Gary tells us: “My BAT ‘M’ action is a multi-port so I feed with my left and it ejects on the right. Speedy has worked on the firing control and timing, and I fitted the roller-cocking piece to aid smoothness and speed.” The fluted shroud is Speedy’s signature for fire control work.

Stunning Lenzi Co-Axial Front Rest
Gary tells us this impressive joy-stick rest “is a superb piece of engineering .. made by my good friend Alberto Lenzi.” Note the large stable base, and the deluxe counter-balance weight on the front end. Gary also uses a very nice leather rear sandbag crafted by Lenzi.

Gary Costello England UK F-Class .300 WSM Win Short Magnum Speedy BAT Action SG Rifles

Riflescope — Prototype March 10-60×56 High Master
Gary Costello’s company is the European distributor for March Scopes. Gary was testing this scope as it has a new temperature-tolerant lens system to be released later this year

Gary Costello England UK F-Class .300 WSM Win Short Magnum Speedy BAT Action SG Rifles

.300 WSM Load Details — H4350 with Berger 215gr Hybrids
Gary was shooting pointed Berger 215gr Hybrid bullets in Norma .300 WSM cartridge brass. The powder was Hodgdon H4350 with Muron KVB7 primers. Gary say his load runs around 2850 fps, and is very accurate. To demonstrate, here is a three-round, 100-yard test target, with a group measuring in the ones. Pretty impressive for a big bullet and a short magnum cartridge.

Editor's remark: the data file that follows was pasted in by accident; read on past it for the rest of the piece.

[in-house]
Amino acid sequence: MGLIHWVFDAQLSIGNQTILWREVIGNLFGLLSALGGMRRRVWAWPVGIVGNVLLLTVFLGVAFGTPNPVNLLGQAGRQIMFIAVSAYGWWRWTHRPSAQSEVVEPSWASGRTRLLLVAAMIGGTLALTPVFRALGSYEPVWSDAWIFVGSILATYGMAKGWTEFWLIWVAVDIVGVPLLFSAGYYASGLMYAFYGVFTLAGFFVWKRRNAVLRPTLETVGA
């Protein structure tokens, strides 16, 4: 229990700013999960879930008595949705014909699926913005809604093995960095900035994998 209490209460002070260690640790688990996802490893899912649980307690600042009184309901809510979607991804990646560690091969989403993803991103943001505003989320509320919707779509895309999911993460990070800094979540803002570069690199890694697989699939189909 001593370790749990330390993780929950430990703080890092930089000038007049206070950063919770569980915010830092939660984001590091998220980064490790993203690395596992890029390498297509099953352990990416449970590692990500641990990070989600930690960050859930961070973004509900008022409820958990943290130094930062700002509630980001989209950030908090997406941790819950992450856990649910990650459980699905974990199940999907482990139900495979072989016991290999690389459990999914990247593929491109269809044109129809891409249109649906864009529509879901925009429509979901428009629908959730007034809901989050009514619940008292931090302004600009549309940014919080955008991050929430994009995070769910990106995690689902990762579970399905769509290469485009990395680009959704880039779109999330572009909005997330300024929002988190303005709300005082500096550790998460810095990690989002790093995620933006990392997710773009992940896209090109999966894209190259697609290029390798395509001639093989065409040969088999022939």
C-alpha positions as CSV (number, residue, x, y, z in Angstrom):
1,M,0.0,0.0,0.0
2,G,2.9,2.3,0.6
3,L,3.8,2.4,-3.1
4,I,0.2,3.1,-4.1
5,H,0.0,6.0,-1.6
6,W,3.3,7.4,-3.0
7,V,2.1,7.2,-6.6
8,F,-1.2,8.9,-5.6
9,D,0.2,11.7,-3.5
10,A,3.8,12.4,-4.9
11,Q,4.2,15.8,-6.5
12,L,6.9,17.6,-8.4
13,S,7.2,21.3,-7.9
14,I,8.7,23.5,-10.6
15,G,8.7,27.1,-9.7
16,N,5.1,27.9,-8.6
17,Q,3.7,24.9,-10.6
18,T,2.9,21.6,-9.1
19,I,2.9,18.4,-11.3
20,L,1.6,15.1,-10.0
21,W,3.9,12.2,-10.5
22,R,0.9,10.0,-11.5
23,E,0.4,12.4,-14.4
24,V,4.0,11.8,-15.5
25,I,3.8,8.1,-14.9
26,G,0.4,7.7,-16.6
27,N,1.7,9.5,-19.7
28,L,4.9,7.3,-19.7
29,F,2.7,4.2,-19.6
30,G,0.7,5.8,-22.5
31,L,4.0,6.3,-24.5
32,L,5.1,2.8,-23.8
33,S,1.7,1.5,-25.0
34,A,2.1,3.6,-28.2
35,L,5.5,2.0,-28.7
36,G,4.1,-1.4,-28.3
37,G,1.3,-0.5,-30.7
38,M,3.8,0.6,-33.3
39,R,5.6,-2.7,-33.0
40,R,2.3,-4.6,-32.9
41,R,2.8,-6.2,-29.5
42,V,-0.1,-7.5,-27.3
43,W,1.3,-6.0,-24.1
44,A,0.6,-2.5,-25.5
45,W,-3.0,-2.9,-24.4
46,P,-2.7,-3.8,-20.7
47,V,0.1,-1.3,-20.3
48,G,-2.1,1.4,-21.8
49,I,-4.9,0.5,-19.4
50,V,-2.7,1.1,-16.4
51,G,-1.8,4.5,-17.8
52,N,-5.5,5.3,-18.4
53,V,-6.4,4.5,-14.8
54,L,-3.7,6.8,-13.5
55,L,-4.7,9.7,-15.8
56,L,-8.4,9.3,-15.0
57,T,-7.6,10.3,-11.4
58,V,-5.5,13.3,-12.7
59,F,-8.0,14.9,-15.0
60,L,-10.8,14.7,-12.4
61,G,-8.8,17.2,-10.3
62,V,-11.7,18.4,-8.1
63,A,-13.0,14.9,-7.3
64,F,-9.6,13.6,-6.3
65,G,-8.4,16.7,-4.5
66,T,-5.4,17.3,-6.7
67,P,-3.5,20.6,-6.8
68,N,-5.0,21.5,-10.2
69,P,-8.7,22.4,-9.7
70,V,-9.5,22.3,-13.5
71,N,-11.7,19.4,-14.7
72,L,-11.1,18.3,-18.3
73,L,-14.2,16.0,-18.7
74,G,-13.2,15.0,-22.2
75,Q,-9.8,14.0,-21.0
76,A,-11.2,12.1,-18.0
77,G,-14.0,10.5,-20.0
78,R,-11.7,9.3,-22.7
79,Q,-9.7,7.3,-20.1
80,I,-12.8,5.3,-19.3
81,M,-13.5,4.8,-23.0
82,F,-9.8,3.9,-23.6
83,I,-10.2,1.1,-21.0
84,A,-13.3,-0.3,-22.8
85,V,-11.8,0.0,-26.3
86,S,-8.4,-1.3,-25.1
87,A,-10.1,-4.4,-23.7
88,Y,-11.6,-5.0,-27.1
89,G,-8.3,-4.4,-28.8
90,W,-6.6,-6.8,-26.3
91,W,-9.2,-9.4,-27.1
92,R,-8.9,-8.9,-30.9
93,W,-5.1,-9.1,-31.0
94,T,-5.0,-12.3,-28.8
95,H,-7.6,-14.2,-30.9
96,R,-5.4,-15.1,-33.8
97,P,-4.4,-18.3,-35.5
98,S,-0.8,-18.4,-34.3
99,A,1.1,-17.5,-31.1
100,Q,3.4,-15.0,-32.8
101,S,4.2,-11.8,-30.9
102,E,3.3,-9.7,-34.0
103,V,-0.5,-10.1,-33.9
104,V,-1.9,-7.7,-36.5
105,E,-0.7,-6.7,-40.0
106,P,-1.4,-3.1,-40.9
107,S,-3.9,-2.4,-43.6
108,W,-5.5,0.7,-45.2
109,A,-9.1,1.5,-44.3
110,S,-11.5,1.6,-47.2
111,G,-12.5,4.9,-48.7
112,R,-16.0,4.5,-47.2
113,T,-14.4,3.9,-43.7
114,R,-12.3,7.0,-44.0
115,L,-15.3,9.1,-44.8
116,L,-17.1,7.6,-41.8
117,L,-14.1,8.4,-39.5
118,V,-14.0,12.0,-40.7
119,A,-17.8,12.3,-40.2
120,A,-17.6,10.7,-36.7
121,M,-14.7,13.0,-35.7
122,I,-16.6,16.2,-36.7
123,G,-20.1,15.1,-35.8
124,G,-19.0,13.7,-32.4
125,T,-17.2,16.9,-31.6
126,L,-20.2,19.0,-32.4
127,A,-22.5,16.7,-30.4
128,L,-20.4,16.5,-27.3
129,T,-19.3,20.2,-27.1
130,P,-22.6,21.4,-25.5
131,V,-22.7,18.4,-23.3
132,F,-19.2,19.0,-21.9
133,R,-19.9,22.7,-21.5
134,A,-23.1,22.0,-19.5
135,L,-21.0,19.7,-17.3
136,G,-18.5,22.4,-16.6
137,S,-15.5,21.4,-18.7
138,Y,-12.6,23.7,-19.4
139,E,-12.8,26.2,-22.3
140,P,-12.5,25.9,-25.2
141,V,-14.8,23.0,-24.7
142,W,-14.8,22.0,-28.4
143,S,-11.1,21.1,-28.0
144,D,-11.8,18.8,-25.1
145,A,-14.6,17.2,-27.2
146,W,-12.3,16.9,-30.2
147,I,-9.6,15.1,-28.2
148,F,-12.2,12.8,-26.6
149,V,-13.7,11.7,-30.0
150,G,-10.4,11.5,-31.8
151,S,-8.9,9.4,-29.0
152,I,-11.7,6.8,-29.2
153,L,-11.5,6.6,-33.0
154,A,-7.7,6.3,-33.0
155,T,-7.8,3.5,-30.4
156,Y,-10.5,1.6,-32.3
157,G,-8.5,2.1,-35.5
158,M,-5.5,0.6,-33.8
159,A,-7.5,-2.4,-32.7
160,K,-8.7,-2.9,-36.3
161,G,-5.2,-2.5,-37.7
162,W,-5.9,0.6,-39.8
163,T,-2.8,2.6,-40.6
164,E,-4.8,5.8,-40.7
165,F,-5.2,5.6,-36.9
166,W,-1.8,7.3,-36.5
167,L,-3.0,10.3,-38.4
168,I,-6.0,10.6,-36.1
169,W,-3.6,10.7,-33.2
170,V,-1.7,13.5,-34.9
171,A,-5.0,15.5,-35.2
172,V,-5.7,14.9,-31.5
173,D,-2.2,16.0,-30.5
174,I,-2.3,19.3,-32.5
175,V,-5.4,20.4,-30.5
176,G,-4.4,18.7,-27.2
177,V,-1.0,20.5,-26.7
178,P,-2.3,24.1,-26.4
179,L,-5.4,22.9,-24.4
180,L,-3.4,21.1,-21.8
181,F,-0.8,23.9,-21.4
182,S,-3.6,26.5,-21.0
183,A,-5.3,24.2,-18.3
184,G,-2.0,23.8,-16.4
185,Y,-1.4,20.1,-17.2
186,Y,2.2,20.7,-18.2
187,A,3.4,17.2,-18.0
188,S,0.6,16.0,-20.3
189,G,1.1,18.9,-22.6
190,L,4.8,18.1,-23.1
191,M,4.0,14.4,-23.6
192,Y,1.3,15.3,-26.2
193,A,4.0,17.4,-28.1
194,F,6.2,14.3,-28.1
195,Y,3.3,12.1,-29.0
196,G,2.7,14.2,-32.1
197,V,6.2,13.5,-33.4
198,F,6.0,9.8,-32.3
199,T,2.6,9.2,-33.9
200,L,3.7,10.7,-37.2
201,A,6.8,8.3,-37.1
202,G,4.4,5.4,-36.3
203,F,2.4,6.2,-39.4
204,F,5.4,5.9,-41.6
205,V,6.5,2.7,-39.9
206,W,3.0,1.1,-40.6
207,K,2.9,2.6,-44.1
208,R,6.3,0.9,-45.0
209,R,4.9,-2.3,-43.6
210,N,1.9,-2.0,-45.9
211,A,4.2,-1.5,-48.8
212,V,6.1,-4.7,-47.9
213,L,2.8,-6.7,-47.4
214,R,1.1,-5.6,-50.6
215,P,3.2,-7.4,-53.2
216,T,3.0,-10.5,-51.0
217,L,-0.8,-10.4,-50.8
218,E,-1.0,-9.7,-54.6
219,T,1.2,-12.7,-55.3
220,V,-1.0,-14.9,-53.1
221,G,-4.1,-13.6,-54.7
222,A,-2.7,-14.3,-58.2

Gary Costello F-Class Great Britain UK .300 WSM Speedy

Gary Costello F-Class Great Britain UK .300 WSM Speedy

The UK has some wonderful places to shoot. This photo was taken at Blair Atholl in the Highlands of Scotland. Gary says “This is one of my favorite ranges and probably the hardest range to shoot in the UK. Due to the topography of the range you have to alter elevation as well as wind for pick-up and let-off. They say ‘Diggle Ranges Bark’ but Blair Atholl Bites!”

Blast from the Past — At Blair Atholl Ranges in Scotland

Gary Costello Blair Atholl Scotland Ranges

One of Europe’s very best F-Class competitors, Gary is no stranger to the winner’s circle. Here he is at the Blair Atholl Ranges in Scotland after a major victory a few seasons back. Gary says: “Blair Atholl, in the Estate of Blair Castle, is very scenic. The range is very tricky and is known as the hardest range in the UK to shoot due to the location of the targets cut into the hillside and valley. When the wind is at full value you often have to add one-half MOA elevation to every 1 MOA of wind. So thinking wind and elevation every shot is very difficult. I won this match some time ago and I do not recall the score. However it was a decisive win, and all matches in the competition were held at 1000 yards.” Gary was using a different rifle, but it also was a .300 WSM with a BAT action. His load was Hodgdon H4831 with Berger 215gr Hybrids, Murom primers, and Norma brass.

GB 600-Yard Championship — Gary’s Shot-by-Shot Report

The event was the first GB National League event of the year, our only short range (600-yard) match. This is actually one month later than usual in hope the weather would be better, sadly that wasn’t the case!

I won the Championship, five points clear of runner-up Ian Boxall. My final score was 241-18V out of a maximum of 250. The course of fire was reduced due to Storm Hannah on Saturday. It was decided by our committee that for safety we should shoot under cover (Diggle has a 600-yard covered firing point). The goal was to get at least one match to allow the competition to continue on the Sunday.